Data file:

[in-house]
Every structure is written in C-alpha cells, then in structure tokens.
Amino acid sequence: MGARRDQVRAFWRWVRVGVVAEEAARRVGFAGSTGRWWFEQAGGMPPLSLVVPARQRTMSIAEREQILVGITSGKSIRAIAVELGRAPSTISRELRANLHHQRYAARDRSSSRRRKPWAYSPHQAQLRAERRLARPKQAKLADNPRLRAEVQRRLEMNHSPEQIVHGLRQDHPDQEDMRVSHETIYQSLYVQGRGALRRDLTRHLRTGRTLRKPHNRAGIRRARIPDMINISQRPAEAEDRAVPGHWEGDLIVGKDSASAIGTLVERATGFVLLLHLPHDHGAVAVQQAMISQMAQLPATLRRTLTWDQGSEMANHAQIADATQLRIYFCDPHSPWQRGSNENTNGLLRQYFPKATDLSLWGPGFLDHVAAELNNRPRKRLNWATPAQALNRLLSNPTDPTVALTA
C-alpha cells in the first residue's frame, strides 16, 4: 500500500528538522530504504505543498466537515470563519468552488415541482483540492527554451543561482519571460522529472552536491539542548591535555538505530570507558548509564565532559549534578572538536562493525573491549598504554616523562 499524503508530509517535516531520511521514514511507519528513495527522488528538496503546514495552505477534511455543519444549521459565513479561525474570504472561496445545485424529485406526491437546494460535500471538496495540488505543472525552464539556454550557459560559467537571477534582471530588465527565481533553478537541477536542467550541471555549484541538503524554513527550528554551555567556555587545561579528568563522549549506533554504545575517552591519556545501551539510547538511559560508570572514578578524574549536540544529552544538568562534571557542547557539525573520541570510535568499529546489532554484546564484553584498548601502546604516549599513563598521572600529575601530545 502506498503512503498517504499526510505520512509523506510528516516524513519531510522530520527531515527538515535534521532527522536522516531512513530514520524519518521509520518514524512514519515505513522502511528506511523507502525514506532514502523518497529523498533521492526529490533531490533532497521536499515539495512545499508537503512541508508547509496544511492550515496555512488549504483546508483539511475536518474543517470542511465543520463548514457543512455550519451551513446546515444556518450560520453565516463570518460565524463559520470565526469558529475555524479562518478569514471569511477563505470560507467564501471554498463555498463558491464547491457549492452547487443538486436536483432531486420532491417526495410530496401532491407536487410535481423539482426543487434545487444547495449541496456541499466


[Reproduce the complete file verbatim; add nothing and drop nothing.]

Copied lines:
[in-house]
Every structure is written in C-alpha cells, then in structure tokens.
Amino acid sequence: MGARRDQVRAFWRWVRVGVVAEEAARRVGFAGSTGRWWFEQAGGMPPLSLVVPARQRTMSIAEREQILVGITSGKSIRAIAVELGRAPSTISRELRANLHHQRYAARDRSSSRRRKPWAYSPHQAQLRAERRLARPKQAKLADNPRLRAEVQRRLEMNHSPEQIVHGLRQDHPDQEDMRVSHETIYQSLYVQGRGALRRDLTRHLRTGRTLRKPHNRAGIRRARIPDMINISQRPAEAEDRAVPGHWEGDLIVGKDSASAIGTLVERATGFVLLLHLPHDHGAVAVQQAMISQMAQLPATLRRTLTWDQGSEMANHAQIADATQLRIYFCDPHSPWQRGSNENTNGLLRQYFPKATDLSLWGPGFLDHVAAELNNRPRKRLNWATPAQALNRLLSNPTDPTVALTA
C-alpha cells in the first residue's frame, strides 16, 4: 500500500528538522530504504505543498466537515470563519468552488415541482483540492527554451543561482519571460522529472552536491539542548591535555538505530570507558548509564565532559549534578572538536562493525573491549598504554616523562 499524503508530509517535516531520511521514514511507519528513495527522488528538496503546514495552505477534511455543519444549521459565513479561525474570504472561496445545485424529485406526491437546494460535500471538496495540488505543472525552464539556454550557459560559467537571477534582471530588465527565481533553478537541477536542467550541471555549484541538503524554513527550528554551555567556555587545561579528568563522549549506533554504545575517552591519556545501551539510547538511559560508570572514578578524574549536540544529552544538568562534571557542547557539525573520541570510535568499529546489532554484546564484553584498548601502546604516549599513563598521572600529575601530545 502506498503512503498517504499526510505520512509523506510528516516524513519531510522530520527531515527538515535534521532527522536522516531512513530514520524519518521509520518514524512514519515505513522502511528506511523507502525514506532514502523518497529523498533521492526529490533531490533532497521536499515539495512545499508537503512541508508547509496544511492550515496555512488549504483546508483539511475536518474543517470542511465543520463548514457543512455550519451551513446546515444556518450560520453565516463570518460565524463559520470565526469558529475555524479562518478569514471569511477563505470560507467564501471554498463555498463558491464547491457549492452547487443538486436536483432531486420532491417526495410530496401532491407536487410535481423539482426543487434545487444547495449541496456541499466